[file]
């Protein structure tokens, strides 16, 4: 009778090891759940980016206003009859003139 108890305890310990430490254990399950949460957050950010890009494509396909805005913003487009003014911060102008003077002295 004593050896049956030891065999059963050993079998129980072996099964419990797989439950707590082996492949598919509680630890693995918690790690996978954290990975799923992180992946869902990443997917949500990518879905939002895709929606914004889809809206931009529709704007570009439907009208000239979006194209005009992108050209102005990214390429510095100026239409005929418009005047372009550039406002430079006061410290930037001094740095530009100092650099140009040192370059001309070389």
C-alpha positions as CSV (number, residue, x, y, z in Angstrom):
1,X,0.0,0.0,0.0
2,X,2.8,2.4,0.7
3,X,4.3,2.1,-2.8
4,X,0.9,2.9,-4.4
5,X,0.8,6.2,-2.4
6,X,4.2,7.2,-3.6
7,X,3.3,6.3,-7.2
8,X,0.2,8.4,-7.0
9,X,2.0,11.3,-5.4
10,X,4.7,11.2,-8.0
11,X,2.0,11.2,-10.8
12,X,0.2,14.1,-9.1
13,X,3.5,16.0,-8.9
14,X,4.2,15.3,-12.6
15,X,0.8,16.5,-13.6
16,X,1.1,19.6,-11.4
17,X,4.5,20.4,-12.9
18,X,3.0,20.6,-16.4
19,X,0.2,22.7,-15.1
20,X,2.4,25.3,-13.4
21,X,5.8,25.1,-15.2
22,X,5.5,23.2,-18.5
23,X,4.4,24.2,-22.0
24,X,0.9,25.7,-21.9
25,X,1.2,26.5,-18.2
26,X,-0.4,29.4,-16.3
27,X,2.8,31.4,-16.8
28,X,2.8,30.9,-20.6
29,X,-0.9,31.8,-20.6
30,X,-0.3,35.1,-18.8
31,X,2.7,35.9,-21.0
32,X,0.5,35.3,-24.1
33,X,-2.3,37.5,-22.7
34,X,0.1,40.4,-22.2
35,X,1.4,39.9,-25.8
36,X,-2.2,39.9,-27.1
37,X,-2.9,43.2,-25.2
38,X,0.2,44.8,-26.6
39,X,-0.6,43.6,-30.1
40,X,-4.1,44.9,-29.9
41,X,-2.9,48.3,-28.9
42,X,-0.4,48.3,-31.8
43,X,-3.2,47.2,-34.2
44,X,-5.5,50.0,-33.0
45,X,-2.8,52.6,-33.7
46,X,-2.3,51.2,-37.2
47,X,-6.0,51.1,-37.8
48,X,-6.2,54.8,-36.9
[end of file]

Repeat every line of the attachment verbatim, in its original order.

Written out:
């Protein structure tokens, strides 16, 4: 009778090891759940980016206003009859003139 108890305890310990430490254990399950949460957050950010890009494509396909805005913003487009003014911060102008003077002295 004593050896049956030891065999059963050993079998129980072996099964419990797989439950707590082996492949598919509680630890693995918690790690996978954290990975799923992180992946869902990443997917949500990518879905939002895709929606914004889809809206931009529709704007570009439907009208000239979006194209005009992108050209102005990214390429510095100026239409005929418009005047372009550039406002430079006061410290930037001094740095530009100092650099140009040192370059001309070389």
C-alpha positions as CSV (number, residue, x, y, z in Angstrom):
1,X,0.0,0.0,0.0
2,X,2.8,2.4,0.7
3,X,4.3,2.1,-2.8
4,X,0.9,2.9,-4.4
5,X,0.8,6.2,-2.4
6,X,4.2,7.2,-3.6
7,X,3.3,6.3,-7.2
8,X,0.2,8.4,-7.0
9,X,2.0,11.3,-5.4
10,X,4.7,11.2,-8.0
11,X,2.0,11.2,-10.8
12,X,0.2,14.1,-9.1
13,X,3.5,16.0,-8.9
14,X,4.2,15.3,-12.6
15,X,0.8,16.5,-13.6
16,X,1.1,19.6,-11.4
17,X,4.5,20.4,-12.9
18,X,3.0,20.6,-16.4
19,X,0.2,22.7,-15.1
20,X,2.4,25.3,-13.4
21,X,5.8,25.1,-15.2
22,X,5.5,23.2,-18.5
23,X,4.4,24.2,-22.0
24,X,0.9,25.7,-21.9
25,X,1.2,26.5,-18.2
26,X,-0.4,29.4,-16.3
27,X,2.8,31.4,-16.8
28,X,2.8,30.9,-20.6
29,X,-0.9,31.8,-20.6
30,X,-0.3,35.1,-18.8
31,X,2.7,35.9,-21.0
32,X,0.5,35.3,-24.1
33,X,-2.3,37.5,-22.7
34,X,0.1,40.4,-22.2
35,X,1.4,39.9,-25.8
36,X,-2.2,39.9,-27.1
37,X,-2.9,43.2,-25.2
38,X,0.2,44.8,-26.6
39,X,-0.6,43.6,-30.1
40,X,-4.1,44.9,-29.9
41,X,-2.9,48.3,-28.9
42,X,-0.4,48.3,-31.8
43,X,-3.2,47.2,-34.2
44,X,-5.5,50.0,-33.0
45,X,-2.8,52.6,-33.7
46,X,-2.3,51.2,-37.2
47,X,-6.0,51.1,-37.8
48,X,-6.2,54.8,-36.9